We have to be sensitive to the ever-changing subtleties of their real play, observing carefully, especially as it is so often fleeting in our pressured school day, forget about the domination of the school playing field by the boys - and use the driving inspirations of that play as critical, experiential elements in the devlopment of our lessons themes.

Friday, 8 October 2010

No Money? It's Sometimes A Blessing!

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·            Schools are communities – Social health is everything!
·            Learning is central – Everything must serve the education.
·            School is school – Family is family.
·            We are all part of the world – Look after the real needs of your teachers.
·            Maintain independence.
·            Balance is key – Plan the network – Connect the dots.
·            Parents care about the little things – Whose shoes are they?
·            Notice where people walk – Let the rest grow wild.
·            Educate for integrity not product – Plant seeds carefully.
·            Never forget, they will be the adults – What will they need then?

These are all about intention, about organisation and vision. They don't cost money but they will create a real ocean swell for positive change. Sometimes, to depend on money to buy your way into progress, leads you away from a better path.

Thursday, 7 October 2010

What's The Biggest Bugbear? Oh Dear, Discipline!

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Great word - bugbear!

1580s, a sort of demon in the form of a bear that eats small children, also "object of dread" (whether real or not), from bug (n.) + bear (n)

As I go from school to school I come across the same thing with so many teachers - They love the idea of outdoor learning, love the whole thing - except actually going outside. I used to think it was because of what they rather shame-facedly confided - It's uncomfortable outdoors; the weather's cold, rainy, too hot, too cold, too windy, not windy enough!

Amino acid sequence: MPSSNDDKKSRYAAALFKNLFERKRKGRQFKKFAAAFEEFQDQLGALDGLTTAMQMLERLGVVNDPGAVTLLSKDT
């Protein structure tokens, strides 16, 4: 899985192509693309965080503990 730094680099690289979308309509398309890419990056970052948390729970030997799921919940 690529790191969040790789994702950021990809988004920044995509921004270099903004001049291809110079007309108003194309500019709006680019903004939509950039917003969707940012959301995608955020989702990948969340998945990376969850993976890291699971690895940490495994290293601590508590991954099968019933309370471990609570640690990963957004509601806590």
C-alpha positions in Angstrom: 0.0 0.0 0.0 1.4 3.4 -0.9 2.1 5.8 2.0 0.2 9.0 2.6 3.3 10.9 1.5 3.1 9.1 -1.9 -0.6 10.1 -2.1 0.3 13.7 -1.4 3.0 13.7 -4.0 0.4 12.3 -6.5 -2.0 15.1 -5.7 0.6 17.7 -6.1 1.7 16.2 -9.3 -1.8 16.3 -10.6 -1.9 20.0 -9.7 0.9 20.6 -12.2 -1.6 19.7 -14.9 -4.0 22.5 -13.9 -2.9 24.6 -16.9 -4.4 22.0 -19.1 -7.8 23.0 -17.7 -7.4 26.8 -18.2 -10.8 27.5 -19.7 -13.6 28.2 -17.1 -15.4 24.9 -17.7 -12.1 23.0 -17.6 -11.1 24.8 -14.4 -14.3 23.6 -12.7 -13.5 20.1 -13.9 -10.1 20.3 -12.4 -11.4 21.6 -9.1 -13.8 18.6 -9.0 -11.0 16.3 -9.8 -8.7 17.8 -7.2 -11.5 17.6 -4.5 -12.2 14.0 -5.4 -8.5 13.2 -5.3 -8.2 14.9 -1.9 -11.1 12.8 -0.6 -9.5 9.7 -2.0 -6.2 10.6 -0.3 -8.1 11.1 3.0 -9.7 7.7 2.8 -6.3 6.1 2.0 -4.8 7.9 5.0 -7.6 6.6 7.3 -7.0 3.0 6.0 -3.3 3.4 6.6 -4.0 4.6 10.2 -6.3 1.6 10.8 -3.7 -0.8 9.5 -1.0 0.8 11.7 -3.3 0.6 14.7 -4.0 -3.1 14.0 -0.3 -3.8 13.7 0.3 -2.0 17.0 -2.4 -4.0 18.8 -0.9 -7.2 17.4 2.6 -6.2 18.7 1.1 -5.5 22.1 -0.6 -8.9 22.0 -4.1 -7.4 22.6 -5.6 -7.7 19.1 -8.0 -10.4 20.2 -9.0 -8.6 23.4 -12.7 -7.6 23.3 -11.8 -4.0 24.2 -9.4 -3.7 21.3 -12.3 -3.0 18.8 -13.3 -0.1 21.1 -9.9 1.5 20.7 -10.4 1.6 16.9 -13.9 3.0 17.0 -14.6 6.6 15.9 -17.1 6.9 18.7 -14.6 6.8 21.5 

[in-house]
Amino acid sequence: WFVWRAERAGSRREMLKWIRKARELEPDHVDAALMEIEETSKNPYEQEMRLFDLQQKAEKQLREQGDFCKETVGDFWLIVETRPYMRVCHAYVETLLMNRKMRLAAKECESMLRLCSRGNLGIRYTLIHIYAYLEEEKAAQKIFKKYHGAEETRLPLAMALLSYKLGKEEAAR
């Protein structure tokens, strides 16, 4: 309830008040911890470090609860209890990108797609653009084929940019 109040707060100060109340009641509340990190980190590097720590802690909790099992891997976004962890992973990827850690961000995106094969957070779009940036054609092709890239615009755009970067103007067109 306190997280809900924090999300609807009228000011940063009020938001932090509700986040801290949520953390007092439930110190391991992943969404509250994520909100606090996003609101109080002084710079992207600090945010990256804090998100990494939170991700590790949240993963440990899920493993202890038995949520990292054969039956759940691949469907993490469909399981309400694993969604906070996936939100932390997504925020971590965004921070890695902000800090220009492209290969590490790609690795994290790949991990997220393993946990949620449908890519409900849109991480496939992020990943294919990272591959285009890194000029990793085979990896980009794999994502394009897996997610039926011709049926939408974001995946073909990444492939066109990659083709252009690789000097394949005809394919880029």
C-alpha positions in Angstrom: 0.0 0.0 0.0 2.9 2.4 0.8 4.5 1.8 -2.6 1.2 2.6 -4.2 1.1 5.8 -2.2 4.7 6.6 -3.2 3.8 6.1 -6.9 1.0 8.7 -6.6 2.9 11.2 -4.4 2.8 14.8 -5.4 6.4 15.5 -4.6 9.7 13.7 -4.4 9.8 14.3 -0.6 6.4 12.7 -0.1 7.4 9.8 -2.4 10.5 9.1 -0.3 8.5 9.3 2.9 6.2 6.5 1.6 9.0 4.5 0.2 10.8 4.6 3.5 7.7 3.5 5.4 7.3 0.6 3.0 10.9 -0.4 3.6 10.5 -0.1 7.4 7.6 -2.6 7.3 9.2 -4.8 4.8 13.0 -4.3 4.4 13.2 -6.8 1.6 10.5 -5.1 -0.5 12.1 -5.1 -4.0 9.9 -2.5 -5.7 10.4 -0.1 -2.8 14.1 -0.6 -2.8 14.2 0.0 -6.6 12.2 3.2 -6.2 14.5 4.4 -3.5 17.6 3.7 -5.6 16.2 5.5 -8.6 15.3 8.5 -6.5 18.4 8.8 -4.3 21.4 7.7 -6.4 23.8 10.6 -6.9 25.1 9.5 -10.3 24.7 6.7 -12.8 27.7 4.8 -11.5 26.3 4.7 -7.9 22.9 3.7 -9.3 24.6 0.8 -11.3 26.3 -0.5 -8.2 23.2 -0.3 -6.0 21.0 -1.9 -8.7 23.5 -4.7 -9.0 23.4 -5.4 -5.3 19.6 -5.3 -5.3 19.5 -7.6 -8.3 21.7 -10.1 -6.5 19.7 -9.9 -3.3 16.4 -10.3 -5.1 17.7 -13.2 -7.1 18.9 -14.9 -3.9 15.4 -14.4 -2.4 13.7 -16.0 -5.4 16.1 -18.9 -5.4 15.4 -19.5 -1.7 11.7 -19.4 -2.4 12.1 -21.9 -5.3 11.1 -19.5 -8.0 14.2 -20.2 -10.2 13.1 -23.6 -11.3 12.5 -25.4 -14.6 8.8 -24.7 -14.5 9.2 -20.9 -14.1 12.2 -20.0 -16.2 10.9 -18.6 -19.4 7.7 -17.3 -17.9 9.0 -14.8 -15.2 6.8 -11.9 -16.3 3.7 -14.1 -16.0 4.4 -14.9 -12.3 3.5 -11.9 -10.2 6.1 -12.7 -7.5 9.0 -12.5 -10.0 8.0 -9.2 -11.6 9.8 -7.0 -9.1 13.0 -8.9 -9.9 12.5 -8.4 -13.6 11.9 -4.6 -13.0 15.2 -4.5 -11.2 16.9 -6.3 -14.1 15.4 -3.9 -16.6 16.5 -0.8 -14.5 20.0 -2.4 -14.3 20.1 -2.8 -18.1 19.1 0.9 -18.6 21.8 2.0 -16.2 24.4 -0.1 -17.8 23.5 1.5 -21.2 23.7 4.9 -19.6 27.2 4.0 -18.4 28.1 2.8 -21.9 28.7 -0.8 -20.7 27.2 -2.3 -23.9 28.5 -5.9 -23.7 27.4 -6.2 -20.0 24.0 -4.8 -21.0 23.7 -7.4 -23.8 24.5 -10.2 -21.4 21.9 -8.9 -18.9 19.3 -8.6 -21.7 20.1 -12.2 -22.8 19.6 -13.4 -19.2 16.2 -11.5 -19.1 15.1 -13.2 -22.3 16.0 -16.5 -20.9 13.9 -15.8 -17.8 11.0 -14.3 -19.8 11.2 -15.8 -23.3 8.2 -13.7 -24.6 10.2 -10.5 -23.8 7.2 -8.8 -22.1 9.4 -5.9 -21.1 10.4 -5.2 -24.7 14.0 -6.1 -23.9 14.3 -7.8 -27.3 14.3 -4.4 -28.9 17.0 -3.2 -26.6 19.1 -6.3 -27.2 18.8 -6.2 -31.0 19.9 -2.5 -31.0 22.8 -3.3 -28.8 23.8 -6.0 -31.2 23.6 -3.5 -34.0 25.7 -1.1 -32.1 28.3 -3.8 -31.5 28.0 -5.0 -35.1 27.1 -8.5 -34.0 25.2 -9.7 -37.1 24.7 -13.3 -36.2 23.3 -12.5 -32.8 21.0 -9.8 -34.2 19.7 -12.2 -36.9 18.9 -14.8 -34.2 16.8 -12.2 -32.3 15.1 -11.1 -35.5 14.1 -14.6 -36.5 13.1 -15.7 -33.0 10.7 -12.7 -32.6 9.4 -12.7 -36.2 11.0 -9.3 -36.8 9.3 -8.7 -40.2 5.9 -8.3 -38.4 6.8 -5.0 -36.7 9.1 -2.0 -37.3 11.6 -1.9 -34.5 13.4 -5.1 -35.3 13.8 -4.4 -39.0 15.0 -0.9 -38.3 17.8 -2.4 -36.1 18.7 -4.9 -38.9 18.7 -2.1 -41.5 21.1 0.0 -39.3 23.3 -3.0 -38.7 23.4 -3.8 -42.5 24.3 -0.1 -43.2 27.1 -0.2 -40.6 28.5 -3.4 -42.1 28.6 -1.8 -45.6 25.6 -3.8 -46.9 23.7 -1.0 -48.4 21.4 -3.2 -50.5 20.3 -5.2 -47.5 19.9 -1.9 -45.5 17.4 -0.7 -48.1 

But I have my doubts about such admissions. I actually think it is to do with feeling insecure in a variety of ways and the greatest of these is the feeling that Johnny and Adam and Susan too are going to tear away into the distance and throw themselves from the nearest cliff onto the road below, where a bus full of Ofsted inspectors is going to run them over and finally finish them off - with poor Ms White torn somewhere between shouting for help from the top of the cliff and helping Maylene and her best friend Walter finally squeeze into their wellies all the way back at the classroom!

Is that along the lines of it? I ask. Yes, that more or less describes it, I hear.

Everything works absolutely fine so long as you act accordingly. And the way to do that is to give very clear messages that you are in control and can be relied upon at all times.  But not by telling them!Shrieking at the top of your voice as they run over the crest in front of you, that you are in charge and they'd better come back only tells them that you are indeed, not in control at all. The 'messages' need to be practical, convincing and simple. They'll love you for it.

So what about the 'discipline' question then?

No matter how much some of us like to run about and jump up and down with the children, you can't get away from the fact that you are the adult - fun lover or not. In the eyes of the children they expect you to be the one responsible, the leader not the led.

5 Pointers